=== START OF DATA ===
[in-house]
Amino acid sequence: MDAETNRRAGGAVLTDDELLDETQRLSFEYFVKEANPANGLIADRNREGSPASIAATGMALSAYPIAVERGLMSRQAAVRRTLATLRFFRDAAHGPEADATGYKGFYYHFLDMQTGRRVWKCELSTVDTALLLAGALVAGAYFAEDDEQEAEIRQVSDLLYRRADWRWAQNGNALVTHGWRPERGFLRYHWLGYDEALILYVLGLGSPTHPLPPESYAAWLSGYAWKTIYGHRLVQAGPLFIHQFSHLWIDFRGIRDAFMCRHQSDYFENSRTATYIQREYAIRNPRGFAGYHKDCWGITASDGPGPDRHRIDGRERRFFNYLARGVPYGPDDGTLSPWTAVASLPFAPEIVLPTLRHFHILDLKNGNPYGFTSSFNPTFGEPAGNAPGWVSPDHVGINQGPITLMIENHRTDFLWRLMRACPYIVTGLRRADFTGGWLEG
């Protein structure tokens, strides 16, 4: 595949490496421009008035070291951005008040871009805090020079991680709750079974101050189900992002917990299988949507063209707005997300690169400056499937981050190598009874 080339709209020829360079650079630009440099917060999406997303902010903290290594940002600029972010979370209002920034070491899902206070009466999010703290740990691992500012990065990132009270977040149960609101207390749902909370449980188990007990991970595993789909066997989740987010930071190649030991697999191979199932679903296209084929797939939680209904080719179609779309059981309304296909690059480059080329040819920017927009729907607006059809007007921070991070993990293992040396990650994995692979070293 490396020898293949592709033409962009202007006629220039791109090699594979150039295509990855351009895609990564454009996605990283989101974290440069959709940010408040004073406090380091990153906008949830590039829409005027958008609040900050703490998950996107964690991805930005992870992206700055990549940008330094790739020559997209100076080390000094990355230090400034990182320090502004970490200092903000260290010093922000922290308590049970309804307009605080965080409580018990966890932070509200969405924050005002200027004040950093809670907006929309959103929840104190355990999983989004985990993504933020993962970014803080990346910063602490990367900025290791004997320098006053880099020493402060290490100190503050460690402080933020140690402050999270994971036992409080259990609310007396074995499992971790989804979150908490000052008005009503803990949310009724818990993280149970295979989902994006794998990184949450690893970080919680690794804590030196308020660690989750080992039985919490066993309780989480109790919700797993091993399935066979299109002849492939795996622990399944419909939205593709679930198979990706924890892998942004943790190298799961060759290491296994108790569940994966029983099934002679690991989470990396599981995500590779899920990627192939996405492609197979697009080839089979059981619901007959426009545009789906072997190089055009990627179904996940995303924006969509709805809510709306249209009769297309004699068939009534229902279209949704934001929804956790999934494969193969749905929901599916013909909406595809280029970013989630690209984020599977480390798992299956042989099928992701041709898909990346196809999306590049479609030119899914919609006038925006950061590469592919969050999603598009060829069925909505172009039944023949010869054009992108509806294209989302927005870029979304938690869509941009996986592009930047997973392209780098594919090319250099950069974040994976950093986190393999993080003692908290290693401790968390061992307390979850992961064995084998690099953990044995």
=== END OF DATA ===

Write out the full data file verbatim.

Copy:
[in-house]
Amino acid sequence: MDAETNRRAGGAVLTDDELLDETQRLSFEYFVKEANPANGLIADRNREGSPASIAATGMALSAYPIAVERGLMSRQAAVRRTLATLRFFRDAAHGPEADATGYKGFYYHFLDMQTGRRVWKCELSTVDTALLLAGALVAGAYFAEDDEQEAEIRQVSDLLYRRADWRWAQNGNALVTHGWRPERGFLRYHWLGYDEALILYVLGLGSPTHPLPPESYAAWLSGYAWKTIYGHRLVQAGPLFIHQFSHLWIDFRGIRDAFMCRHQSDYFENSRTATYIQREYAIRNPRGFAGYHKDCWGITASDGPGPDRHRIDGRERRFFNYLARGVPYGPDDGTLSPWTAVASLPFAPEIVLPTLRHFHILDLKNGNPYGFTSSFNPTFGEPAGNAPGWVSPDHVGINQGPITLMIENHRTDFLWRLMRACPYIVTGLRRADFTGGWLEG
């Protein structure tokens, strides 16, 4: 595949490496421009008035070291951005008040871009805090020079991680709750079974101050189900992002917990299988949507063209707005997300690169400056499937981050190598009874 080339709209020829360079650079630009440099917060999406997303902010903290290594940002600029972010979370209002920034070491899902206070009466999010703290740990691992500012990065990132009270977040149960609101207390749902909370449980188990007990991970595993789909066997989740987010930071190649030991697999191979199932679903296209084929797939939680209904080719179609779309059981309304296909690059480059080329040819920017927009729907607006059809007007921070991070993990293992040396990650994995692979070293 490396020898293949592709033409962009202007006629220039791109090699594979150039295509990855351009895609990564454009996605990283989101974290440069959709940010408040004073406090380091990153906008949830590039829409005027958008609040900050703490998950996107964690991805930005992870992206700055990549940008330094790739020559997209100076080390000094990355230090400034990182320090502004970490200092903000260290010093922000922290308590049970309804307009605080965080409580018990966890932070509200969405924050005002200027004040950093809670907006929309959103929840104190355990999983989004985990993504933020993962970014803080990346910063602490990367900025290791004997320098006053880099020493402060290490100190503050460690402080933020140690402050999270994971036992409080259990609310007396074995499992971790989804979150908490000052008005009503803990949310009724818990993280149970295979989902994006794998990184949450690893970080919680690794804590030196308020660690989750080992039985919490066993309780989480109790919700797993091993399935066979299109002849492939795996622990399944419909939205593709679930198979990706924890892998942004943790190298799961060759290491296994108790569940994966029983099934002679690991989470990396599981995500590779899920990627192939996405492609197979697009080839089979059981619901007959426009545009789906072997190089055009990627179904996940995303924006969509709805809510709306249209009769297309004699068939009534229902279209949704934001929804956790999934494969193969749905929901599916013909909406595809280029970013989630690209984020599977480390798992299956042989099928992701041709898909990346196809999306590049479609030119899914919609006038925006950061590469592919969050999603598009060829069925909505172009039944023949010869054009992108509806294209989302927005870029979304938690869509941009996986592009930047997973392209780098594919090319250099950069974040994976950093986190393999993080003692908290290693401790968390061992307390979850992961064995084998690099953990044995």